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Village History

Midwinter festival

Posted on December 30 2014 at 1:51:02 0 comments

Wassailers

Pam Morley of Ælfgythe Women’s Border Morris invites villagers to join their traditional wassail.

The Alvechurch women’s Border Morris side, Ælfgythe, will continue a time-honoured ritual as they host a traditional wassail in the village on January 24. 

The wassail is seen as part of the rich tradition of English history, but is not always understood. According to Webster’s online dictionary, the word “wassail” means a toast to someone’s health, a hot spiced drink served in a large bowl, or a noisy celebration.

The word itself comes from the Middle English “wæs hæil” which translates as “be well” or “be hale”. 

In fact there are three types of wassail. The first is simply filling a large bowl – sometimes called a loving cup – and passing it around a room to be shared, and the second is taking the bowl round to the houses in a neighbourhood to wish everyone well.

This is thought to be the origins of carol-singing because often the travelling party would sing a traditional wassail song such as Here We Come A-Wassailing as they journeyed from house to house. 

The third type is a celebration of the fruit trees and harvest to come. The purpose stemmed from the common belief that it was necessary to wake the fruit trees and, by driving away evil spirits, to ensure a good harvest in the summer. This will be the focus of Ælfgythe’s Wassail in January. 

So, what makes up the Wassail celebration? There are a number of elements that are normally included.

The proceedings are usually led by a Wassail King and Queen, and the crowd gathers around the largest fruit tree – often thought of as the Guardian of the Orchard.

The Wassail Queen is lifted up to sit on a branch of the tree, and the wassail drink is then passed round. Some of the drink (usually cider or perry) is spilled on the roots of the tree.

Pieces of toast are then hung in the branches of the trees to feed the birds – the guardians of the trees – and to encourage their return to the orchard to aid with pest control and pollination. Usually a poem or rhyme is chanted by the crowd, for example:

Old apple tree, we wassail thee. 
Hoping thou will bear …
Hats full, caps full,
three bushel bags full and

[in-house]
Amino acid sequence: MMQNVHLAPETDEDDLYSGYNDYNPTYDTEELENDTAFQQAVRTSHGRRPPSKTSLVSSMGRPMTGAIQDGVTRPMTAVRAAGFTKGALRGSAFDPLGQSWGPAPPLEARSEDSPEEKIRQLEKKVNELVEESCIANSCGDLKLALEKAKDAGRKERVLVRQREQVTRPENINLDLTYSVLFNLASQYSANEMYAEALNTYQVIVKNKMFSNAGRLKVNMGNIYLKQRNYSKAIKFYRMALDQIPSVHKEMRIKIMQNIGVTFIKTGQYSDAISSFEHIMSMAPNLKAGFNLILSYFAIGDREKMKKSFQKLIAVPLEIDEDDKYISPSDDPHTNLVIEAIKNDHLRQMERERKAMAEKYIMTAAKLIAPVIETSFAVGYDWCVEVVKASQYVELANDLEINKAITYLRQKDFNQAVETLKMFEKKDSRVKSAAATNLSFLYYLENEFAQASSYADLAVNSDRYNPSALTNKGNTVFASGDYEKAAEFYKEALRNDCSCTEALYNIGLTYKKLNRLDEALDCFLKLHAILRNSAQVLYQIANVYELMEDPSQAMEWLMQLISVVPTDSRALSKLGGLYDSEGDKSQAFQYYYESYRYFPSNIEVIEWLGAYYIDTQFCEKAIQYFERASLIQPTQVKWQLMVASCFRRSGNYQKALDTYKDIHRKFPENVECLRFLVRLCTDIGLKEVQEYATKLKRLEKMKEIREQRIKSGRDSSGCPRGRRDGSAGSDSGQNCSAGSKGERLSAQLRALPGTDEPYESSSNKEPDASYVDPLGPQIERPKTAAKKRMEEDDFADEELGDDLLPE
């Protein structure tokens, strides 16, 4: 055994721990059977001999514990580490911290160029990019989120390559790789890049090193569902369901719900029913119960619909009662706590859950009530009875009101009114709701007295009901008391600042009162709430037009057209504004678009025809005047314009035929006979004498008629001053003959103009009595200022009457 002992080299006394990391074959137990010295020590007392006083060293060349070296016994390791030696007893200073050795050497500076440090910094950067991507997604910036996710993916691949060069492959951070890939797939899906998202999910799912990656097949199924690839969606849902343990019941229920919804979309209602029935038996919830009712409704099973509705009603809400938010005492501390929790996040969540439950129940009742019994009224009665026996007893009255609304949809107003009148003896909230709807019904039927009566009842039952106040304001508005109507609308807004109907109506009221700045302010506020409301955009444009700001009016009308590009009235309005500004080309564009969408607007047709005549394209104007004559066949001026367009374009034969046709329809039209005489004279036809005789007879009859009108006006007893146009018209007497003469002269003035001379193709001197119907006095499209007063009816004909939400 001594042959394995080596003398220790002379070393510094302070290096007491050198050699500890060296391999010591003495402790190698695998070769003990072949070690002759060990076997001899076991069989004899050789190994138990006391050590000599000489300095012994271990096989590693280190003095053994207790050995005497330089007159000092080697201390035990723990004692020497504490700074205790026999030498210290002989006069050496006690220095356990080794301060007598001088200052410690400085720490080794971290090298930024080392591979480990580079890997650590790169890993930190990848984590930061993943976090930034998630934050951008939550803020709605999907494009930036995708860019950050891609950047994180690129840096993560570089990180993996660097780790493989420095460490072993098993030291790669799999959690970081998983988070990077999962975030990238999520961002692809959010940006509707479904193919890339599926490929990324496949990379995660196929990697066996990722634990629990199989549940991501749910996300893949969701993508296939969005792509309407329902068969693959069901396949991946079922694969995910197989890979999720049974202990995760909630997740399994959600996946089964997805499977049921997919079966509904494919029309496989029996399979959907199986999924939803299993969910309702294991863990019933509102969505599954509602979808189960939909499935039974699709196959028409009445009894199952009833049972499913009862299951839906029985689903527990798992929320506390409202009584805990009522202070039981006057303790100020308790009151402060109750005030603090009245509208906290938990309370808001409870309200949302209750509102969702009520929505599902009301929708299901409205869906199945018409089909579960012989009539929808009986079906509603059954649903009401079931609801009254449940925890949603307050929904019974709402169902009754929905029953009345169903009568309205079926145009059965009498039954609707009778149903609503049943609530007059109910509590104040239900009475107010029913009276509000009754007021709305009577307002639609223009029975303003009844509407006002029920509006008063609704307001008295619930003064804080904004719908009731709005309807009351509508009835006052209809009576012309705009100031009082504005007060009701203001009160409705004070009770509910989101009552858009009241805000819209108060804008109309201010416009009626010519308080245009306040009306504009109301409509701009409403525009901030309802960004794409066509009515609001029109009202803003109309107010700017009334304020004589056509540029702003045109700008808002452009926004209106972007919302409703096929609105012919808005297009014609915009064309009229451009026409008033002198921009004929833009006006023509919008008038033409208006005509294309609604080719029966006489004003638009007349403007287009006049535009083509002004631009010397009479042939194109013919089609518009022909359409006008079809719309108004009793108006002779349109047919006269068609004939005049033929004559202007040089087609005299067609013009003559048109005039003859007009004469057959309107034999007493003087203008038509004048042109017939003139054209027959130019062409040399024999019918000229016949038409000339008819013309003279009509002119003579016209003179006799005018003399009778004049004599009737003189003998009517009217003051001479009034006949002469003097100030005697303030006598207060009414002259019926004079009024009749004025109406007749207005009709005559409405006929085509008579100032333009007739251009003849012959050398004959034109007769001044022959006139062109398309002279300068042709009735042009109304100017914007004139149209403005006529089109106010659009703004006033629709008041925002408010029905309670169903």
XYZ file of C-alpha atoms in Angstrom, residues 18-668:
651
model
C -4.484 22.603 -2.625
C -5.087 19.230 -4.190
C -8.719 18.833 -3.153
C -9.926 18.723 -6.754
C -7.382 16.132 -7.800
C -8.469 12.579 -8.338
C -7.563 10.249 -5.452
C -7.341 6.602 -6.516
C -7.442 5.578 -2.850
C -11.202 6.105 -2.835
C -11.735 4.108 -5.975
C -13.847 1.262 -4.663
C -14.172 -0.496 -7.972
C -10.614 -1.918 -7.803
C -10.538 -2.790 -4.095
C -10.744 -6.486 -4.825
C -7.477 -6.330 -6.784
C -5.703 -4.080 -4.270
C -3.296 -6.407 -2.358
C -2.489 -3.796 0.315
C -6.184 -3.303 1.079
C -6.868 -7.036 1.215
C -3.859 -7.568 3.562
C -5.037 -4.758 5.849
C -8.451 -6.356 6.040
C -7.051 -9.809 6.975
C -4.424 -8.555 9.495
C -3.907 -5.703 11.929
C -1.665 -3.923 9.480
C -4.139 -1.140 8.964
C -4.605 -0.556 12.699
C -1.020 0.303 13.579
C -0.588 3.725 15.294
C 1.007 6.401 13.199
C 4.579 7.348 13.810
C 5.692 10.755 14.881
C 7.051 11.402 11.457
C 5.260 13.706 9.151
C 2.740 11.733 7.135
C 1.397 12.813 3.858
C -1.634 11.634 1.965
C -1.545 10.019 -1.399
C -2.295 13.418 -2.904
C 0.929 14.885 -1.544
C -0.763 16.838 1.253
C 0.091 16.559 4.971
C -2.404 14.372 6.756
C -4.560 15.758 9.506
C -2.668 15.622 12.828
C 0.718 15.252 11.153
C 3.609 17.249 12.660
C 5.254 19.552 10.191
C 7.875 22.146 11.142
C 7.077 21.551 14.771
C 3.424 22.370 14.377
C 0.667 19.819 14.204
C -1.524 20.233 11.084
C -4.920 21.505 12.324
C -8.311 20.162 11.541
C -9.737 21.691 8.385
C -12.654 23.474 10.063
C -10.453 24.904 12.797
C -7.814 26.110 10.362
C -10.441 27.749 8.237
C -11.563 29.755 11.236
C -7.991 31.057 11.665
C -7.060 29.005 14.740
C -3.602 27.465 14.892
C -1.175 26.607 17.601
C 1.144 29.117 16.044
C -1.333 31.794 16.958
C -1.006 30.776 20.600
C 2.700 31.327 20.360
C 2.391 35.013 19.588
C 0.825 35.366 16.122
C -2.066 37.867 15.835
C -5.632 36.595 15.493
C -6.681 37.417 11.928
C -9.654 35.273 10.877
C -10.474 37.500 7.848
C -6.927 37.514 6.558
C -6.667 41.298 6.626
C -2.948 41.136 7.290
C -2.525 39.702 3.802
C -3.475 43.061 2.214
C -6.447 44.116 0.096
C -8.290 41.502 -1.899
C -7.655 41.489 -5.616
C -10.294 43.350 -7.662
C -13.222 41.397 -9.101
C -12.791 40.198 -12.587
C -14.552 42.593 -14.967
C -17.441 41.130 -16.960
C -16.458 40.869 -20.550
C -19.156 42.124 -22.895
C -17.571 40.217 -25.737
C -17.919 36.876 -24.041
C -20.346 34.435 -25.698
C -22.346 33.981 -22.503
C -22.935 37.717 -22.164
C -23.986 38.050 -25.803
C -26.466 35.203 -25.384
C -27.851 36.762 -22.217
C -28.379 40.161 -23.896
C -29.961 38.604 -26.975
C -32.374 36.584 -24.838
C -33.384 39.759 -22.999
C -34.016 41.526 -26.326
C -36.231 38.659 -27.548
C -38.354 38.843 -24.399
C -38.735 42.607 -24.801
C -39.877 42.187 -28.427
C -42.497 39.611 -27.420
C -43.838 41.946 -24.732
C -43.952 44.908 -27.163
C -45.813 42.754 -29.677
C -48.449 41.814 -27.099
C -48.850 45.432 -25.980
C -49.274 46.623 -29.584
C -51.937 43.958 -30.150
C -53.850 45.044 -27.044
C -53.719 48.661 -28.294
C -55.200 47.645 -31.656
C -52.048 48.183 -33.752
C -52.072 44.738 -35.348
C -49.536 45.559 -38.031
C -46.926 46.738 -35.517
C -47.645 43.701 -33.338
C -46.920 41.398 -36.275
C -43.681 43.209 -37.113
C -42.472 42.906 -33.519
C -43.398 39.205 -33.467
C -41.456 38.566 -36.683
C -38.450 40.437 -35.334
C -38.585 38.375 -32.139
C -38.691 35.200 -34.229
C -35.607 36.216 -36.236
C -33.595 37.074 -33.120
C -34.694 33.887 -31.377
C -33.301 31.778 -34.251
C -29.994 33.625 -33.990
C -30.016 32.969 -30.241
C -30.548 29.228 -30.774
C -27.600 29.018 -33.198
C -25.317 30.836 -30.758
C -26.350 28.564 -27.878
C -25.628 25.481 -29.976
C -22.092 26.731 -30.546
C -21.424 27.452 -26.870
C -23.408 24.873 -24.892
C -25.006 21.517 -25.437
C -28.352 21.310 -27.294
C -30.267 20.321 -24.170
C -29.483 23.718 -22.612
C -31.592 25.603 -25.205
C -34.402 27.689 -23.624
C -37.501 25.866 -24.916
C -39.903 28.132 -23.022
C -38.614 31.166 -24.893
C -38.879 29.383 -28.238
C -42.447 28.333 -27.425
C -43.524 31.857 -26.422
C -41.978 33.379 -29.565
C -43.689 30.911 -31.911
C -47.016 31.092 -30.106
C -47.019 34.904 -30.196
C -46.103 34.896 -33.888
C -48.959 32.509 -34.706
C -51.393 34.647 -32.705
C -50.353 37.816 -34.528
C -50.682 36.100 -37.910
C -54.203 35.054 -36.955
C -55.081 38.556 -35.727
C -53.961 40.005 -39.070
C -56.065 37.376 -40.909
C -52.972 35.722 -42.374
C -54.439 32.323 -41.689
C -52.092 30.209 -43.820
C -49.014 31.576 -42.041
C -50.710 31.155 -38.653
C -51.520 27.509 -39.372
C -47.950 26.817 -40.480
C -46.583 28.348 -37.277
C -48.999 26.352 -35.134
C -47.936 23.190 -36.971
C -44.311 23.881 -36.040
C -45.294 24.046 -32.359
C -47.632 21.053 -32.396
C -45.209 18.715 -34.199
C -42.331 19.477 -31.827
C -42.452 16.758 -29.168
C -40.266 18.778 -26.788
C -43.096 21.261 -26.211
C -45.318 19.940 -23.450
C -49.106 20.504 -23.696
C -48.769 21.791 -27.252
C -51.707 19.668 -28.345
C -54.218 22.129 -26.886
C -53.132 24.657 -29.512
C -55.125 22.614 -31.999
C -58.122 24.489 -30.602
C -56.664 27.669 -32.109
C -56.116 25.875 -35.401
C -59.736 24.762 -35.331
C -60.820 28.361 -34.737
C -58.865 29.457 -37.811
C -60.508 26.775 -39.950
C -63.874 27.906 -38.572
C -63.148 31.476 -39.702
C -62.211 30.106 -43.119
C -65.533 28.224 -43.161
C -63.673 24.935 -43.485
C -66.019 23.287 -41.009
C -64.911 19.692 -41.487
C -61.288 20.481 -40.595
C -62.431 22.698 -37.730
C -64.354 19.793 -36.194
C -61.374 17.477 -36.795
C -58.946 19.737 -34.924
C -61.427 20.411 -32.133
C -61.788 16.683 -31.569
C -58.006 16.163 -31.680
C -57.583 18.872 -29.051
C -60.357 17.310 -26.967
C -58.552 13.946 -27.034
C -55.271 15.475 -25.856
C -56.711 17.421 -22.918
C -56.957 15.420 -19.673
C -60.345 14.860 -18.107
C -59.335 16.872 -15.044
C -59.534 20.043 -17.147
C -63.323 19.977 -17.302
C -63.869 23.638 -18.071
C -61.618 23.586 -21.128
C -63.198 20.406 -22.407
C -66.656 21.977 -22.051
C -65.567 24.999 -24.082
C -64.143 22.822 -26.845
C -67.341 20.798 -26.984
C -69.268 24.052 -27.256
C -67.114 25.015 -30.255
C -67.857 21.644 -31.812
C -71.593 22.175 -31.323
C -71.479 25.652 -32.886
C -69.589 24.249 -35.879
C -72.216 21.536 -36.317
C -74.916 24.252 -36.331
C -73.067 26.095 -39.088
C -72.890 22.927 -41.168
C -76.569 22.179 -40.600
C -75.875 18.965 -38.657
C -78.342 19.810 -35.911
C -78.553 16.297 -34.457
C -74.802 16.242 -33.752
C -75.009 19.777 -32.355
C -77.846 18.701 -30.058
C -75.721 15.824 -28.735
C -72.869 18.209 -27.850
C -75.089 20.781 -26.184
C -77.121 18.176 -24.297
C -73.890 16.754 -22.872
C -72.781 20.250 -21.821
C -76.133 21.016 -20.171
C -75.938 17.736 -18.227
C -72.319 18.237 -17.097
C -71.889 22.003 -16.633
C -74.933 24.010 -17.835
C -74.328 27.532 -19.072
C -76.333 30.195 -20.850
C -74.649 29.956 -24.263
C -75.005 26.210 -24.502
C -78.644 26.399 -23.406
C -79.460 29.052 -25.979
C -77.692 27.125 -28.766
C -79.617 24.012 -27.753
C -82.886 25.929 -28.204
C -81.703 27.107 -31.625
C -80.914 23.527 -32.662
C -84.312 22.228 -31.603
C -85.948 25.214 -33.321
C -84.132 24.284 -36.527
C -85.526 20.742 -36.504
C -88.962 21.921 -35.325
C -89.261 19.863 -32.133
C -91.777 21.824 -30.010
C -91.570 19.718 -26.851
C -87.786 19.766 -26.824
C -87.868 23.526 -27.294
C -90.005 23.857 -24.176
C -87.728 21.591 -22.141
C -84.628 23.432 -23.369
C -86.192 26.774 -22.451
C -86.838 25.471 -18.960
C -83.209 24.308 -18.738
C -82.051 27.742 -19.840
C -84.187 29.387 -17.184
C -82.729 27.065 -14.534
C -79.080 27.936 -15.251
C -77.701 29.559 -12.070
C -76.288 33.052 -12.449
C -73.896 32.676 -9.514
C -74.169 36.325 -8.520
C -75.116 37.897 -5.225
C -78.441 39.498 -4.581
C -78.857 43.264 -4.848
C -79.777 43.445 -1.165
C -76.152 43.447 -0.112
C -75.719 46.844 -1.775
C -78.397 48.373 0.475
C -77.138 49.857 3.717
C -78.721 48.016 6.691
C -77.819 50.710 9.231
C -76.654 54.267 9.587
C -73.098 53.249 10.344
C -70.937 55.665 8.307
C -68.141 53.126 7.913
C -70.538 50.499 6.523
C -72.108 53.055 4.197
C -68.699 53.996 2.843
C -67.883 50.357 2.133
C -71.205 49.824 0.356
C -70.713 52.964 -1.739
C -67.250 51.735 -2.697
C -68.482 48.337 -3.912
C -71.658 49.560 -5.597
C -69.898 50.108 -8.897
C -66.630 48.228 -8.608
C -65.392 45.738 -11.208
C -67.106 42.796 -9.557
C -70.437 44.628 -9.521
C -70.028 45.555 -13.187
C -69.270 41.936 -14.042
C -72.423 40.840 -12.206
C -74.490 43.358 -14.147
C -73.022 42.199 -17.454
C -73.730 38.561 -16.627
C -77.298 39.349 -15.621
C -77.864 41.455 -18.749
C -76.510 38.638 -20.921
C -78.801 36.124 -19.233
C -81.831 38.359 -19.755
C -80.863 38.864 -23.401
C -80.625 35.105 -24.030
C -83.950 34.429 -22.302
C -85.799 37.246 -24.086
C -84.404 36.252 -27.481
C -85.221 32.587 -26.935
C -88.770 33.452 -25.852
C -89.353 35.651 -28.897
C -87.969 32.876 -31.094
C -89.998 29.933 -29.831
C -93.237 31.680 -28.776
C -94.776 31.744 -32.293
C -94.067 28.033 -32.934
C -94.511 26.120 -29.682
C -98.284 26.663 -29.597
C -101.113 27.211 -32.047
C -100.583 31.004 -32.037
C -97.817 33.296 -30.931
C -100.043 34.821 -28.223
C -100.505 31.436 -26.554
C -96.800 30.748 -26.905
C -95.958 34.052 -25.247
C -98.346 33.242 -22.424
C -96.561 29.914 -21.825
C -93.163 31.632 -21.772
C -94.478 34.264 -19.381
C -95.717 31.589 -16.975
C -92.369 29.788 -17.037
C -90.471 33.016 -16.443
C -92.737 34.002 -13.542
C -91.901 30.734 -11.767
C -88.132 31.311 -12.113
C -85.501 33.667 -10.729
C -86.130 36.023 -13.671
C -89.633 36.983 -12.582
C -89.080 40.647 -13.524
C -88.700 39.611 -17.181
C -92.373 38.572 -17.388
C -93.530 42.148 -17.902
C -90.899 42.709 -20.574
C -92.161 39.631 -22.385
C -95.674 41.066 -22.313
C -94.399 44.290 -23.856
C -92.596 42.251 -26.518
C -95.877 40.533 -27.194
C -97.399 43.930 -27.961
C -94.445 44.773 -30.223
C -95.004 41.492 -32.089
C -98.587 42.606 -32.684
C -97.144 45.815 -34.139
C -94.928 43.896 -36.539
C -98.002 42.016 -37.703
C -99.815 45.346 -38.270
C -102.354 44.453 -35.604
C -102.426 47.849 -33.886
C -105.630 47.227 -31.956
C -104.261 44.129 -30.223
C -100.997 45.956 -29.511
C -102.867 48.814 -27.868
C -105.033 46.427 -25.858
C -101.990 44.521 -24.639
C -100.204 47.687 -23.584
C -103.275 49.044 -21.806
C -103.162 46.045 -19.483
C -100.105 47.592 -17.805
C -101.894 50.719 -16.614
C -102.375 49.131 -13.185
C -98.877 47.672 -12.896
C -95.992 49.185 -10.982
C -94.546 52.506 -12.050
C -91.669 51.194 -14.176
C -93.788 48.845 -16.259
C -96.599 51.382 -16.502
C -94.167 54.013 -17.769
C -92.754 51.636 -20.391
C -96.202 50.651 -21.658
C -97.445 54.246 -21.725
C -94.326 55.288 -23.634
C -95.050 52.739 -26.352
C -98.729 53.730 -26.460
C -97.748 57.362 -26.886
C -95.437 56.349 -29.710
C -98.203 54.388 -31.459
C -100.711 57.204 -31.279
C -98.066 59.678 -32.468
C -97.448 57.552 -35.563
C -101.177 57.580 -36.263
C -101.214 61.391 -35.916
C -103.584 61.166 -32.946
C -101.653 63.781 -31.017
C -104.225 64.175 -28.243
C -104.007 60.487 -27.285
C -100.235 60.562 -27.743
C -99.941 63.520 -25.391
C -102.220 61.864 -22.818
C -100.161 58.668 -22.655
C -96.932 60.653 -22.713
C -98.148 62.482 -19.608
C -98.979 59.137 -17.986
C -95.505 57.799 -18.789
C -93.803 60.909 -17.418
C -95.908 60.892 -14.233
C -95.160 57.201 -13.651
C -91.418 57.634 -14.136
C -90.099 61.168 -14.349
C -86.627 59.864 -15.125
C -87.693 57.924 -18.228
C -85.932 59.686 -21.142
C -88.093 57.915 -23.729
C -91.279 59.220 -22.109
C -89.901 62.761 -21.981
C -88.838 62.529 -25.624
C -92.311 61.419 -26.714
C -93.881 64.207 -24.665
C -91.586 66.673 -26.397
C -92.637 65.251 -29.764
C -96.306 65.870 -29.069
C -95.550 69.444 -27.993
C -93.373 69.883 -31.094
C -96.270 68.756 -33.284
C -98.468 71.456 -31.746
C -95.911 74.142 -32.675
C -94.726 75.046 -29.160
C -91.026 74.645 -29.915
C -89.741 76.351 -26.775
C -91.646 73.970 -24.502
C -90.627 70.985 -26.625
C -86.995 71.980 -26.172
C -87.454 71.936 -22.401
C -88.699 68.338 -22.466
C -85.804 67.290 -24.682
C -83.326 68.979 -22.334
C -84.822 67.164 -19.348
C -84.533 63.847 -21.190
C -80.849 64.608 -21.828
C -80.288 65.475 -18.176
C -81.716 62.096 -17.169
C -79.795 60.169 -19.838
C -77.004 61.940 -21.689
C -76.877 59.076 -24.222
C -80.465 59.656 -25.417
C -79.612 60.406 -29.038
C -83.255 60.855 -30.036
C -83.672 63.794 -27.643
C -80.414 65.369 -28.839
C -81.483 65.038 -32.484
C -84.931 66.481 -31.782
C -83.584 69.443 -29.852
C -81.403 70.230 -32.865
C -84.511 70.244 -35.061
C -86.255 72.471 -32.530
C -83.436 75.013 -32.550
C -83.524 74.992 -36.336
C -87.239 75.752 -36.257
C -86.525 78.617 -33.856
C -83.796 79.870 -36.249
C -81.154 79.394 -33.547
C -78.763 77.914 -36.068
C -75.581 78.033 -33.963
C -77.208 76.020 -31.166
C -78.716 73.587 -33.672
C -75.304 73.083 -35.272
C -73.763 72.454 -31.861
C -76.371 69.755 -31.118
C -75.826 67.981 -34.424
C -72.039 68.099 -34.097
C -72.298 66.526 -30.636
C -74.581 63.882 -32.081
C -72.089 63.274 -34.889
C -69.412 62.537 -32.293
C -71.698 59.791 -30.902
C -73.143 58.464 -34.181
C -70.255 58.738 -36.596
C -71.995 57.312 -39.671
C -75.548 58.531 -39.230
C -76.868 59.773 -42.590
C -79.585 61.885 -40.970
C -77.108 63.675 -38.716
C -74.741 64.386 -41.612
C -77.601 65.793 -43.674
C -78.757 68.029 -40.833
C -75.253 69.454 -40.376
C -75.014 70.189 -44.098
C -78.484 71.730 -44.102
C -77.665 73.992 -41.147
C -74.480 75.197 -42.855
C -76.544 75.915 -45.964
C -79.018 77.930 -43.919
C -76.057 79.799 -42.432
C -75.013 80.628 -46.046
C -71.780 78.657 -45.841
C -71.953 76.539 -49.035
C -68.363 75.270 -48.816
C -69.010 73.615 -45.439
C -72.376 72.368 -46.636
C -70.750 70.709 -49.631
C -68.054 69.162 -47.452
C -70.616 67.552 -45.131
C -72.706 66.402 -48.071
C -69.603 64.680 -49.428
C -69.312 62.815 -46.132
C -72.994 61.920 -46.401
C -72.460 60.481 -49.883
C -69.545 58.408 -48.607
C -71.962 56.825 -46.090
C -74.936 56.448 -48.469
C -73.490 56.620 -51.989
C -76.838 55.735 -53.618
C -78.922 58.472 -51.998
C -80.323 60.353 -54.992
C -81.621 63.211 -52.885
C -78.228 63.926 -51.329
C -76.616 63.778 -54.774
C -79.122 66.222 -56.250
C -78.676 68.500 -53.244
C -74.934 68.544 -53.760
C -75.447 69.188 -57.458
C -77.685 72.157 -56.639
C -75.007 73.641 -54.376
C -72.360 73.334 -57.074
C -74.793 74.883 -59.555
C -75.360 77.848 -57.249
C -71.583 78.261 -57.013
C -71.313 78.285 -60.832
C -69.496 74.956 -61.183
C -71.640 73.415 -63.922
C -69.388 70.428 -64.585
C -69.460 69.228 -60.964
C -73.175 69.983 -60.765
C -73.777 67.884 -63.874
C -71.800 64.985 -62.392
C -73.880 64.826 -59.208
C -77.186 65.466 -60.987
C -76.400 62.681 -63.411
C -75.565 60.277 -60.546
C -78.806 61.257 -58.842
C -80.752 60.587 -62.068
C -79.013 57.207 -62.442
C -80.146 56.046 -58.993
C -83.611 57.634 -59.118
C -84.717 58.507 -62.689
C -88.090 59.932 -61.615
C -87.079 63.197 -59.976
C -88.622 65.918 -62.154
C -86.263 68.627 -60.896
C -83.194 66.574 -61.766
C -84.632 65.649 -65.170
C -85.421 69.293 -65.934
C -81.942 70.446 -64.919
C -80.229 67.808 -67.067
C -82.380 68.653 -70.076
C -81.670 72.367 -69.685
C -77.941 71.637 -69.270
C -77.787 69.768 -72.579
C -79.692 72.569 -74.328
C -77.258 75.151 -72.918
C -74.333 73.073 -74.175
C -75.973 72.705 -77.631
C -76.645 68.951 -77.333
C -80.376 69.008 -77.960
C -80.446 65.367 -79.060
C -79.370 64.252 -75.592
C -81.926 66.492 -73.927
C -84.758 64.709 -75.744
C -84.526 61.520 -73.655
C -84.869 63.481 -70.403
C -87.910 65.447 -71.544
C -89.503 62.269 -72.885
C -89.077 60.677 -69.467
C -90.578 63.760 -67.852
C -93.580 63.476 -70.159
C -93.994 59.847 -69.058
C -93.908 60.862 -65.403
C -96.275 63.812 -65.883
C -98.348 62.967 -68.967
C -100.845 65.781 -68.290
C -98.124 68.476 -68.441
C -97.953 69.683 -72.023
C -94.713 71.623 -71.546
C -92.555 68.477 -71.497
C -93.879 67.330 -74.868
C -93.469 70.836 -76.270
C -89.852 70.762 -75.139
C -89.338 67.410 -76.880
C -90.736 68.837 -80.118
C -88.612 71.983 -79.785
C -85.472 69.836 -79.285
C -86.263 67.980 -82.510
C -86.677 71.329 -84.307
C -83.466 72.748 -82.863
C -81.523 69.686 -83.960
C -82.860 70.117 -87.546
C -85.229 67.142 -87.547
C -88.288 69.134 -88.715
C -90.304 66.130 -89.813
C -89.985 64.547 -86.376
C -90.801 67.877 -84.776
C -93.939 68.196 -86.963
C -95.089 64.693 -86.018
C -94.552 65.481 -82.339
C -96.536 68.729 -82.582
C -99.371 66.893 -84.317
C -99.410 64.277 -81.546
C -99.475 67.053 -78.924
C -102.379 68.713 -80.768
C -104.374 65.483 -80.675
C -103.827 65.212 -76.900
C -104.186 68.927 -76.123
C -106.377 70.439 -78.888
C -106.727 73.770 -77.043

my pockets full too. Wassail!

Another rhyme is:

Stand fast root, bear well top,
Pray God send us a good howling crop.
Every twig, apples big,
Every bough, apples enow,
Hats full, caps full,
full quarter sacks full,
Hulloa, boys, hulloa!

Often the crowd will beat the trunks and large branches of the trees at this point to wake them up from their mid-winter slumber, and then everyone shouts, bangs pots and pans and generally makes lots of noise. Some wassails involve shotguns being fired through the tops of the trees.

All this noise is to drive out any evil spirits that might blight the harvest, but it’s a great excuse to be a little rowdy for just a short time!

The event then finishes with a traditional wassail song, and many shouts of “Wassail” to which the traditional response is “Drink hail” or drink well. 

There are strong links between Morris dancing and wassailing, and Morris sides all over England have been helping to organise the festivities for many years.

The clashing of the sticks and jingling bells were seen as adding to the efforts of driving away evil influences, and the dancing provided entertainment to the onlookers. In this spirit the Ælfgythe Wassail will continue the tradition. 

Our wassail broadly follows the usual pattern, and the celebration will start at The Crown in Withybed at approximately 4pm. There will be dancing for a while, and then candles in lanterns will be lit for the procession to The Weighbridge pub.

The procession will be led by the Green Man in a fabulous costume, and will arrive at The Weighbridge at 7pm or just after.

The Green Man’s origins have been lost in time, but certainly in the Middle Ages in England he was seen as the embodiment of nature and a symbol of rebirth. 

The crowd will gather around the fruit trees to the side of the main building, and will address one tree in particular – it was planted in memory of Robin Walden, who lived on a narrow boat at the Alvechurch Marina for many years and was held in high esteem by many.

The wassail is especially poignant this year as it would have been Robin’s 80th birthday.

Robin’s tree is not yet large enough for the Queen of the Wassail to be lifted up into it, but the rest of the ceremony will include a wassail poem, making some noise, sharing cider and ale with the trees, hanging up toast and the wassail song. 

Why not come along to help us to keep this midwinter festival alive and chase away those winter blues?  Everyone is welcome to join in with the merry-making and wishing well for the harvest to come. 


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